Kaelan Forgues, U2 Management, said that the creation of the mental health hub will fill in the service gap that occurs during periods of high demand.

“[MMHS] turns away a lot of students, especially during high volume periods of stress, like during exams,” she said. “A website to either help students answer questions, or direct them to other possible outlets to deal with their stress would be good.”

The McGill Mental Health Office anticipates a further increase in student patient volume, similar to that seen at the University of Washington. However, according to Yung, a portion of the grant has been used to better equip the office to deal with the higher demand.

The new Mental Health Hub also provides information to concerned individuals by outlining ways to listen supportively, giving warning signs for suicide, and listing information on how to refer a friend to MMHS, something that the Mental Health Office does not necessarily offer.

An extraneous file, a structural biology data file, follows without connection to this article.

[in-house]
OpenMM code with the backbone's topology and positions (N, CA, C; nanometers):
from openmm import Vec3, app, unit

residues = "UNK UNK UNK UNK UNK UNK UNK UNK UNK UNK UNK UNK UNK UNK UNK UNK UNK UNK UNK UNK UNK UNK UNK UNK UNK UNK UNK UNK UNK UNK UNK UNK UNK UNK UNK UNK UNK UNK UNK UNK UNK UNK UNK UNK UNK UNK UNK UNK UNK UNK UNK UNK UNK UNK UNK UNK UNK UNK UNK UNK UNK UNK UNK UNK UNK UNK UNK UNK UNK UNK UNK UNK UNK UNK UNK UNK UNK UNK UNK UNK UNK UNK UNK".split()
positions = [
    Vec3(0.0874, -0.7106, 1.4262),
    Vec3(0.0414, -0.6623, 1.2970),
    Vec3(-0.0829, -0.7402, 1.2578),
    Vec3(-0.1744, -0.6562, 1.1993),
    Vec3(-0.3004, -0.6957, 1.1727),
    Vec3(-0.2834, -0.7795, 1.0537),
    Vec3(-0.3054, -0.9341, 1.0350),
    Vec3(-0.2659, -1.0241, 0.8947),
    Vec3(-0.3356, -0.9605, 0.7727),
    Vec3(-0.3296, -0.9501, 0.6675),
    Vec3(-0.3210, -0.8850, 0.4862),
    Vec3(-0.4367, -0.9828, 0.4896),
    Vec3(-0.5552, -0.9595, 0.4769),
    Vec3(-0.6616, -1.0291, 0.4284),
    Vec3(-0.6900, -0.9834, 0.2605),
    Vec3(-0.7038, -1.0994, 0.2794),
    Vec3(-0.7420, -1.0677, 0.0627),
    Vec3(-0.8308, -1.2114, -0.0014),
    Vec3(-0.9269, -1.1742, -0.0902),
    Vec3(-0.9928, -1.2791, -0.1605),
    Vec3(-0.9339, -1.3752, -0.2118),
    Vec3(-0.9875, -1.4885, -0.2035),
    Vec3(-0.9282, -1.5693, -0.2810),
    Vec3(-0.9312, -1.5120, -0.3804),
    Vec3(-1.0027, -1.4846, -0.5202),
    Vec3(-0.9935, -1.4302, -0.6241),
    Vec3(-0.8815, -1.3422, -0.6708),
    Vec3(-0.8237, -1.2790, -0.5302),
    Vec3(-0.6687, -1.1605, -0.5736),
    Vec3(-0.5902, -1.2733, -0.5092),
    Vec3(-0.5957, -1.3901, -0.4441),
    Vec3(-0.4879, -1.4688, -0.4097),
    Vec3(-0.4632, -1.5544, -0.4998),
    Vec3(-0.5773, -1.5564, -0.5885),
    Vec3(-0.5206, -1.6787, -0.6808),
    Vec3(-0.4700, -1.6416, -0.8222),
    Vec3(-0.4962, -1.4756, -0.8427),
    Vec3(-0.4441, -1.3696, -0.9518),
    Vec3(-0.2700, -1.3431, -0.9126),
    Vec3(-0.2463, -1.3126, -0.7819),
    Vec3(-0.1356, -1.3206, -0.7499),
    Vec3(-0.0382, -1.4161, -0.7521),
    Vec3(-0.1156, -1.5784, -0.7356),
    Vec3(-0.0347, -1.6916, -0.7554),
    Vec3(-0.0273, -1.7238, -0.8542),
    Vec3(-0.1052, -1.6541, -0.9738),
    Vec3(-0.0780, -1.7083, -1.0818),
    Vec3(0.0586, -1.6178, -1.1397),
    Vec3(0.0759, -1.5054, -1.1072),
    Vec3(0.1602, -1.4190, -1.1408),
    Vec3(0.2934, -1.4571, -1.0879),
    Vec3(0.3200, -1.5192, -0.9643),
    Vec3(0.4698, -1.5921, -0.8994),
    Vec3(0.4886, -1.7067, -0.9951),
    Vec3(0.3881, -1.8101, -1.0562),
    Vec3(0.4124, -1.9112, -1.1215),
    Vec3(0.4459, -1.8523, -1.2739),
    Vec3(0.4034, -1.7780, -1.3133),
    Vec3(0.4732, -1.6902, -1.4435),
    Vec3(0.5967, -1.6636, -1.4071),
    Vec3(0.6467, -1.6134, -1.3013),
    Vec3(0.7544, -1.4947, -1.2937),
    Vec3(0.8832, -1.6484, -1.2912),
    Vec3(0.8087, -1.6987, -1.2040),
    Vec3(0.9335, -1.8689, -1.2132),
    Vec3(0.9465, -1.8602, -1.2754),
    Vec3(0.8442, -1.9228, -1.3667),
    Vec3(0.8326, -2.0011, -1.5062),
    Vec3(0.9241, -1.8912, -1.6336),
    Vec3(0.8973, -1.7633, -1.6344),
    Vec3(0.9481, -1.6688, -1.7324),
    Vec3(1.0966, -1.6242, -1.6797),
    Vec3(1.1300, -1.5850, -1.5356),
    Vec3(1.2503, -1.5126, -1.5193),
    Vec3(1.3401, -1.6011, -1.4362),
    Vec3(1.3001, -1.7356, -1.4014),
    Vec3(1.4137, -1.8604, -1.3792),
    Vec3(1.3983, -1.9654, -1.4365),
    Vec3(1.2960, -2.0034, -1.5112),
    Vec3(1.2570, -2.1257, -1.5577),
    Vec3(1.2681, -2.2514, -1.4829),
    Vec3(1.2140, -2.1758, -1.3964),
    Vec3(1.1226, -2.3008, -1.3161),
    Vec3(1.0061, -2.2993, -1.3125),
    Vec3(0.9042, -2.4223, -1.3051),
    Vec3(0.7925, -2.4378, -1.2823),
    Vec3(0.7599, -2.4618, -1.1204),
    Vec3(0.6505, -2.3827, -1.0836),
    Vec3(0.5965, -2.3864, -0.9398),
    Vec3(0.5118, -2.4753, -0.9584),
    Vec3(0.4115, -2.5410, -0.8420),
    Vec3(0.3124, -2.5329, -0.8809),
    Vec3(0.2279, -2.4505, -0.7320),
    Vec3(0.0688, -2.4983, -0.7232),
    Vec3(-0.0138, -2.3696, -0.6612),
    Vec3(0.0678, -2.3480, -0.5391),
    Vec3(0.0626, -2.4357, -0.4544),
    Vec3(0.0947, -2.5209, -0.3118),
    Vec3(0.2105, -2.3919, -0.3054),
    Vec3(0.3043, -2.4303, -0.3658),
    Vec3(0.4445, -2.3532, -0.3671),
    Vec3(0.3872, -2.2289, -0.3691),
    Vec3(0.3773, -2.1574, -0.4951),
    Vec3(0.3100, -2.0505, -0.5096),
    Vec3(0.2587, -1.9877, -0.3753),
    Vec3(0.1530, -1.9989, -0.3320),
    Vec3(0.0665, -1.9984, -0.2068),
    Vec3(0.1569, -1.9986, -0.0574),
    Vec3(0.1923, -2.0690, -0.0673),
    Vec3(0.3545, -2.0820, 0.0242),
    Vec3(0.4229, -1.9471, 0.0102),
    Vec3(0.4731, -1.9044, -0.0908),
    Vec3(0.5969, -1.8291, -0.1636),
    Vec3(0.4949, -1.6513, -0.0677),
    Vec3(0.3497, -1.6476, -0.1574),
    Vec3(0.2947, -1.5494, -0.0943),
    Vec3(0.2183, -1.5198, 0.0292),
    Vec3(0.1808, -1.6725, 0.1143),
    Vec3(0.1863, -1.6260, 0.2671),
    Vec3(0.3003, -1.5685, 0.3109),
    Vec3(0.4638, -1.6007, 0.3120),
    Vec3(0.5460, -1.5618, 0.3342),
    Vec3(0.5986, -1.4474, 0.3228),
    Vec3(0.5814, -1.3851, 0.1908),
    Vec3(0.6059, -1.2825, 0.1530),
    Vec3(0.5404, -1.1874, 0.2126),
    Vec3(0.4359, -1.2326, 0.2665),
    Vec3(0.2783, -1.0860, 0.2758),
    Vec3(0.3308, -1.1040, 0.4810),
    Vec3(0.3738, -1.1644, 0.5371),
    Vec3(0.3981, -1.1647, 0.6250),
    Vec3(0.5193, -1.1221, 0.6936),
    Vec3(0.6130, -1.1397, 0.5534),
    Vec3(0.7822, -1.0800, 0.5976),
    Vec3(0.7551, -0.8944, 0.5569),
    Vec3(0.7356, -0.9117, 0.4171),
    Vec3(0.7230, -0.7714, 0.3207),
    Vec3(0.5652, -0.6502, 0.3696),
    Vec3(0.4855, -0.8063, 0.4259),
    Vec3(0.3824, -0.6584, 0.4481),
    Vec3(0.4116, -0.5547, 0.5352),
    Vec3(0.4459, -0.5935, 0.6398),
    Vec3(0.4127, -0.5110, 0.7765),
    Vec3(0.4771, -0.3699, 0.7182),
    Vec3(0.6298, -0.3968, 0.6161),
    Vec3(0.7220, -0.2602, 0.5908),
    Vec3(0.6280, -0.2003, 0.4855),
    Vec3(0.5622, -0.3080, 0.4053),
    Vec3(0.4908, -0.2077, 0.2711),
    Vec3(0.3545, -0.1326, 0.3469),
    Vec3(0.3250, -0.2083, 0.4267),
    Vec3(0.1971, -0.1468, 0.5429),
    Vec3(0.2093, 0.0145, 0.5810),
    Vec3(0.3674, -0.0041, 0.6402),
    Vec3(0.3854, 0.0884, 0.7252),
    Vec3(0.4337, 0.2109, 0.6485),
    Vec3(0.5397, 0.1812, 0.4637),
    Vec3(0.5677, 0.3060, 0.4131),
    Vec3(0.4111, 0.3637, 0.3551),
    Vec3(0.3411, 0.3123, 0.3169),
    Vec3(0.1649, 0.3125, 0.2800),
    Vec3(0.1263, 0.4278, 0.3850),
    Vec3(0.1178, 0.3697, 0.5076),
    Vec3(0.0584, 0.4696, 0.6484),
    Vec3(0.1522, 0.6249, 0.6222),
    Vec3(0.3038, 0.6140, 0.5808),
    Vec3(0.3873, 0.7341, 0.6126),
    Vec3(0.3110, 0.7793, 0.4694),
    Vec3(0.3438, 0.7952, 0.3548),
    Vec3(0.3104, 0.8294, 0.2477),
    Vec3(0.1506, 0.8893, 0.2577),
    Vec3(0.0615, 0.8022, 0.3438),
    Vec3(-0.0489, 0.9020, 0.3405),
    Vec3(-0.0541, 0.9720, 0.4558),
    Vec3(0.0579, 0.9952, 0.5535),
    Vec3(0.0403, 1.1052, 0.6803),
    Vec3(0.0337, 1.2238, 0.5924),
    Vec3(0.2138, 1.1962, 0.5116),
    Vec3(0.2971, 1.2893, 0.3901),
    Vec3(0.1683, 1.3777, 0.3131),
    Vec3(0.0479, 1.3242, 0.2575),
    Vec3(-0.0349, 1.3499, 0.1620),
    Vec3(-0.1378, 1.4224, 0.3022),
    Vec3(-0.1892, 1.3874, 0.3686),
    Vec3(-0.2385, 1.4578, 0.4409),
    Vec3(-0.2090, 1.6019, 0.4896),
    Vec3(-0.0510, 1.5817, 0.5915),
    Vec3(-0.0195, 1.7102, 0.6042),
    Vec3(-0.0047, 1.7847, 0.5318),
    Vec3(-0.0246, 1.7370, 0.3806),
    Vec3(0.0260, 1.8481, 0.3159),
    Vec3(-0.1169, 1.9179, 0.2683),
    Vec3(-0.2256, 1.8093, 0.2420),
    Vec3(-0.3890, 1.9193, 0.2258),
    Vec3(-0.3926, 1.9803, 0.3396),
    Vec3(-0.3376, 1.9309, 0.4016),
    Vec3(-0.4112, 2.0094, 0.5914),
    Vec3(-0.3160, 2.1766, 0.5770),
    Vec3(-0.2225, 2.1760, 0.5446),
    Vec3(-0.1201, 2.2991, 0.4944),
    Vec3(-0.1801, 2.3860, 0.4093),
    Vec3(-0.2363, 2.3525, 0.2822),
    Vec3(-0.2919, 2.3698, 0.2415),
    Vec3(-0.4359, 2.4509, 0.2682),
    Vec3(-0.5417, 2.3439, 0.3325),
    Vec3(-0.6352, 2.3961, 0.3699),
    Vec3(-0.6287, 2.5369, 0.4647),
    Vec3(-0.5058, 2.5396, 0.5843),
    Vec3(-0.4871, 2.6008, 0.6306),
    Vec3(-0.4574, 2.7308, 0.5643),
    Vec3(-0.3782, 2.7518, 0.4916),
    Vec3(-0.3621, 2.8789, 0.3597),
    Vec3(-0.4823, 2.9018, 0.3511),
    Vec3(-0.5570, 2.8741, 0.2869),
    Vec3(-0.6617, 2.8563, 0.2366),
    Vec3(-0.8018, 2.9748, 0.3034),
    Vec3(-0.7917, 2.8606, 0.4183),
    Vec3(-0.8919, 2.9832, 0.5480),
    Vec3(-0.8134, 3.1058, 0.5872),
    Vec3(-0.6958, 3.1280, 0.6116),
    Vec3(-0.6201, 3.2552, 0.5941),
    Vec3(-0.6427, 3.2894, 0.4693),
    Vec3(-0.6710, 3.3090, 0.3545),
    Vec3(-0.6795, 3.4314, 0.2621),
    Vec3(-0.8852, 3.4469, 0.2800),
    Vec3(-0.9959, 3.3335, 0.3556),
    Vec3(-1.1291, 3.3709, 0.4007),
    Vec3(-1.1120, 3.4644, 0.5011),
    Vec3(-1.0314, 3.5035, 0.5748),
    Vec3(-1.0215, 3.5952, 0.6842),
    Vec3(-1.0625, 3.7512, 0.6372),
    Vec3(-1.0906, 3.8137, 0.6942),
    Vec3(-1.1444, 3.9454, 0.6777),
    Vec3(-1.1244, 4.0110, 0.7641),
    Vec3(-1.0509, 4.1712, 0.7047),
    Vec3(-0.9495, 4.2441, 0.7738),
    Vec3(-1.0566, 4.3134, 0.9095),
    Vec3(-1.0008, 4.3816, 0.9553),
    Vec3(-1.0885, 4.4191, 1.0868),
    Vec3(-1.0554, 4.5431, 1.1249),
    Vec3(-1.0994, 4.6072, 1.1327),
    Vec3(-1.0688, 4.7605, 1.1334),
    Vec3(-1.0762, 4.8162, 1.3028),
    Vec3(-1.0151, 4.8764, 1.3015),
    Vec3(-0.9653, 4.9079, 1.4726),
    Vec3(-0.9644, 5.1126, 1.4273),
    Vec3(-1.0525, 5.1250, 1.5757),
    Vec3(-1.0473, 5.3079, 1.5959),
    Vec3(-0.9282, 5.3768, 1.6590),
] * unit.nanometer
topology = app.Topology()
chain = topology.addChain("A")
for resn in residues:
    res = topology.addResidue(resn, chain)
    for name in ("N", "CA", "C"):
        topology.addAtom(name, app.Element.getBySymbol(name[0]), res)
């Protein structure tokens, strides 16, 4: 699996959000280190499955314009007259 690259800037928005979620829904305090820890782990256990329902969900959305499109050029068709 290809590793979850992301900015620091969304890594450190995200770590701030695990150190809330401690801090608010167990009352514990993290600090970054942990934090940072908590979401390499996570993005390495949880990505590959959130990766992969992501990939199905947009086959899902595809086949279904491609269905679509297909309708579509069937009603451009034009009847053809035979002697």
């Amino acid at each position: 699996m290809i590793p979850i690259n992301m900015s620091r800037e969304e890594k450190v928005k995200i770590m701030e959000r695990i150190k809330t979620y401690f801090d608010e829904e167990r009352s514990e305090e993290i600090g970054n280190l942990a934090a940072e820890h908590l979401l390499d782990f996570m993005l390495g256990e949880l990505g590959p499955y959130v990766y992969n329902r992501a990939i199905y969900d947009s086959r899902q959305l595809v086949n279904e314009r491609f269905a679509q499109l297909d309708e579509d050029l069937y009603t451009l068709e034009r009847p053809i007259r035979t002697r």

However, MMHS can never force a student to seek help. Students have to go at their own will, and if there is a strong expression of concern, MMHS tells the Office of the Dean of Students who have the reach to contact students who may be of concern.

Perhaps the online Mental Health Hub will reach students who may have otherwise not sought out help, or even recognized that they needed it; however, the exact ramifications on McGill’s Mental Health Office is something that remains to be seen. Nonetheless, access to mental health services will only serve to improve resource availability for students, and the emergence of an e-mental health hub in the millenia cyber generation will undeniably increase the reach across campus.